Please read the attachment carefully, question 1 is due within 11 hours. The other questions are due within 36 hours.
Directions: Please answer the discussion questions in 150 words using APA in-text citations and responses in 100 words.
Discussion Question 1: GCU believes that we must carry out our work with compassion, justice, and concern for the common good. Reflecting on this belief, how can you support English language learners (ELL) in your content area with literacy development without drawing attention to different levels of text in the classroom?
Response: Jacqueline wrote: This can be a difficult task. As educators, we never want to draw unecessary attention to those with special needs or those receiving services. However, there are times that it happens. Today I am subbing for a 3rd grade class. There are two ELL students in class. The teacher didn’t include anything in the plans about them leaving for interventions, so they had to explain it to me. That is the first suggestion I would make: If you have a sub, make sure they know who receives services. The same two kids got a little lost when reading word problems in math. They both asked me indiviudally what certain words meant. Instead of singling them out when I saw them get stuck again, I instead turned on the doc camera and addressed the entire class. I also find it helpful to limit the word content and speak clearly when giving directions. In math or economics classes, I will have word walls or write important things on the board. I will also make sure that they are reading things to their level, without making a big deal about them reading different text. Even just shortening the required pages may also be helpful. Some also have para’s, which I love.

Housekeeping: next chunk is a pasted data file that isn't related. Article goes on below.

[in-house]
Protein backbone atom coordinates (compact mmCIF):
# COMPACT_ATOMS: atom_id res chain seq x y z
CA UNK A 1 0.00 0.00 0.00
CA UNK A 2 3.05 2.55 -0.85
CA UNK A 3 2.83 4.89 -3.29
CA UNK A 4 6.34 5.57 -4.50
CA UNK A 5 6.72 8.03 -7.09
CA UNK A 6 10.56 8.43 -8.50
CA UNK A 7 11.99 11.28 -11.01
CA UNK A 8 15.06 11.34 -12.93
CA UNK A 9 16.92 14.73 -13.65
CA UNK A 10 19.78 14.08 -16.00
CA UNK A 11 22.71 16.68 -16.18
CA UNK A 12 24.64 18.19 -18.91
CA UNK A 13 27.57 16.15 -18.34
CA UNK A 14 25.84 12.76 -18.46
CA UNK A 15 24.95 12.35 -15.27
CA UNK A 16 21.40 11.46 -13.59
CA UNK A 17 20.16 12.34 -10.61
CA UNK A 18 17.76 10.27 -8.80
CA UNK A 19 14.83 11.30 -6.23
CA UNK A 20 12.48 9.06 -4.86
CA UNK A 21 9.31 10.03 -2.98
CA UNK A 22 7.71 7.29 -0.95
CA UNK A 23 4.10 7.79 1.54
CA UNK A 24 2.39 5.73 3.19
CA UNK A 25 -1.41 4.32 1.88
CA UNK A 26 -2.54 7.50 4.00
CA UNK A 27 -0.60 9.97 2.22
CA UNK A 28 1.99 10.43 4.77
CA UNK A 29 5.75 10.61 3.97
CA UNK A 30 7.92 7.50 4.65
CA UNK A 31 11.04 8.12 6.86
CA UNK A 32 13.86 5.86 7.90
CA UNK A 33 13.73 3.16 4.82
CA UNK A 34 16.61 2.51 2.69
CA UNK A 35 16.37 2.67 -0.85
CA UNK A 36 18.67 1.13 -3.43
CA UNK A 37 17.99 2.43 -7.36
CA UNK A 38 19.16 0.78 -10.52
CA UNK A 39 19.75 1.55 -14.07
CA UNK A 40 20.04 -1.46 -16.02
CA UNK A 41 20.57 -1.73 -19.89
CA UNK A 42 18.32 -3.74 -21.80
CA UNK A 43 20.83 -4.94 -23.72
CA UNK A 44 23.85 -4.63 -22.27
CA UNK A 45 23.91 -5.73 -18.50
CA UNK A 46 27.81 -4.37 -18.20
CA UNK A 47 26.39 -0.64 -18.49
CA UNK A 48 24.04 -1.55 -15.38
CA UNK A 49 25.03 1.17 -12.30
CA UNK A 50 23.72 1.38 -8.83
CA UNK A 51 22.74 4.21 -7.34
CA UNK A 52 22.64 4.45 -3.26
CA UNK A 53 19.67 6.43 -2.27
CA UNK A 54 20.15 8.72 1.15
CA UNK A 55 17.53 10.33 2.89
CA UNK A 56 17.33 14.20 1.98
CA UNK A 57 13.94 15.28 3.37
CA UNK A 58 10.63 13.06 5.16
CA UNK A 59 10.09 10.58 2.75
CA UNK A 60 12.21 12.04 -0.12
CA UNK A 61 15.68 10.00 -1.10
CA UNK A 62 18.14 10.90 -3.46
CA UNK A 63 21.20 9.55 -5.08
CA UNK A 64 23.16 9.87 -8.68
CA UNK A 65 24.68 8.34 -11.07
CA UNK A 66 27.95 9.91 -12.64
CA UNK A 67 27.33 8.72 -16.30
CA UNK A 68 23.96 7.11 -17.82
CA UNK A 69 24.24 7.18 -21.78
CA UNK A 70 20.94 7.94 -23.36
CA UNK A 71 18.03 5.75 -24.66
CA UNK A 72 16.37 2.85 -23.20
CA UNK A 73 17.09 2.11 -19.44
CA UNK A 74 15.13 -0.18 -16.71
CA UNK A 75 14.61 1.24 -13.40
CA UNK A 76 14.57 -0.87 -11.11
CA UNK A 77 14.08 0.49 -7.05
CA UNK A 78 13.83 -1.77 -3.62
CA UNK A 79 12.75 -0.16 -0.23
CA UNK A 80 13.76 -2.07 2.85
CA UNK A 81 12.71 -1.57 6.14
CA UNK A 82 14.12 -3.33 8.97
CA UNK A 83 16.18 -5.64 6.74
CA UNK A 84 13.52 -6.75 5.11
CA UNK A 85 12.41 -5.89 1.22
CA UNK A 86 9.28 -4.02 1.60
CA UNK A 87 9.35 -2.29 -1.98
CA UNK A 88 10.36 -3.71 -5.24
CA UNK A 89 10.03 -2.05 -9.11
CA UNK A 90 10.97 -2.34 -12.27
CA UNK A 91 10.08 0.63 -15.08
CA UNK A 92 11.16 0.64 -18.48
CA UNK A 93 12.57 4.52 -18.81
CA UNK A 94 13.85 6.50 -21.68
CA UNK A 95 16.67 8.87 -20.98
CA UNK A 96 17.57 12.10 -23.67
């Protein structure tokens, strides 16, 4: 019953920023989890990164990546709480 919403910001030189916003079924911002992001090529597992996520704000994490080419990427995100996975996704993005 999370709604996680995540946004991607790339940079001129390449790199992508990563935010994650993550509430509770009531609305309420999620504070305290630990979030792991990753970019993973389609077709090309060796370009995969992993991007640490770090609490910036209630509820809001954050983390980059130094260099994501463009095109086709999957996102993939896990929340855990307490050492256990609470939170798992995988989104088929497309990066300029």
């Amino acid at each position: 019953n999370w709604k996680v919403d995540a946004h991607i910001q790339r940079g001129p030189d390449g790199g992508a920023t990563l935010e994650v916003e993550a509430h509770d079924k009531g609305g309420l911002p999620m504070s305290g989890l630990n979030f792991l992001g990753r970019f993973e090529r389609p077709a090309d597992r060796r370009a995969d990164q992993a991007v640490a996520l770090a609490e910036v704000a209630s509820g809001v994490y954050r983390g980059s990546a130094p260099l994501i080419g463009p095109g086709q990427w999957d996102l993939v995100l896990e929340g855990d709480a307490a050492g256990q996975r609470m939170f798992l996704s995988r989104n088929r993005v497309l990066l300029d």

Response from Professor: Should ELL’s be given texts both in their home language and English? Why? Why not?
Discussion Question 2: Share two strategies a teacher can use to allow student choice when selecting text to read to support diversity and student investment in the classroom. When would it be appropriate to implement such a strategy? Would this work for all content areas? Why or why not?
Response from Juanita: I always try to give my students choices in the lesson. Not only is this apart of a positive observation score, but it allows students to feel like their are getting to choose what they want to do in the classroom. One strategy to use of Book Speed Dating. Book “speed dating” is a great activity to do at the beginning of the year or semester because students can be exposed to several books and begin to build a reading list (Barber, 2017). This allows students to make a list of the books they would like to read through out the school year. I do believe this would work for all content areas. The teacher should provide literature that fits in with the subject they teach. Another strategy, one I like to use often, is this use of different text in the lesson. They could be the same level of text and about the same thing but delivered differently. For example, sometimes I will give my students the choice of choosing a traditional text or a comic style text over the topic we are studying for that day. This allows all types of learners to still get the same material.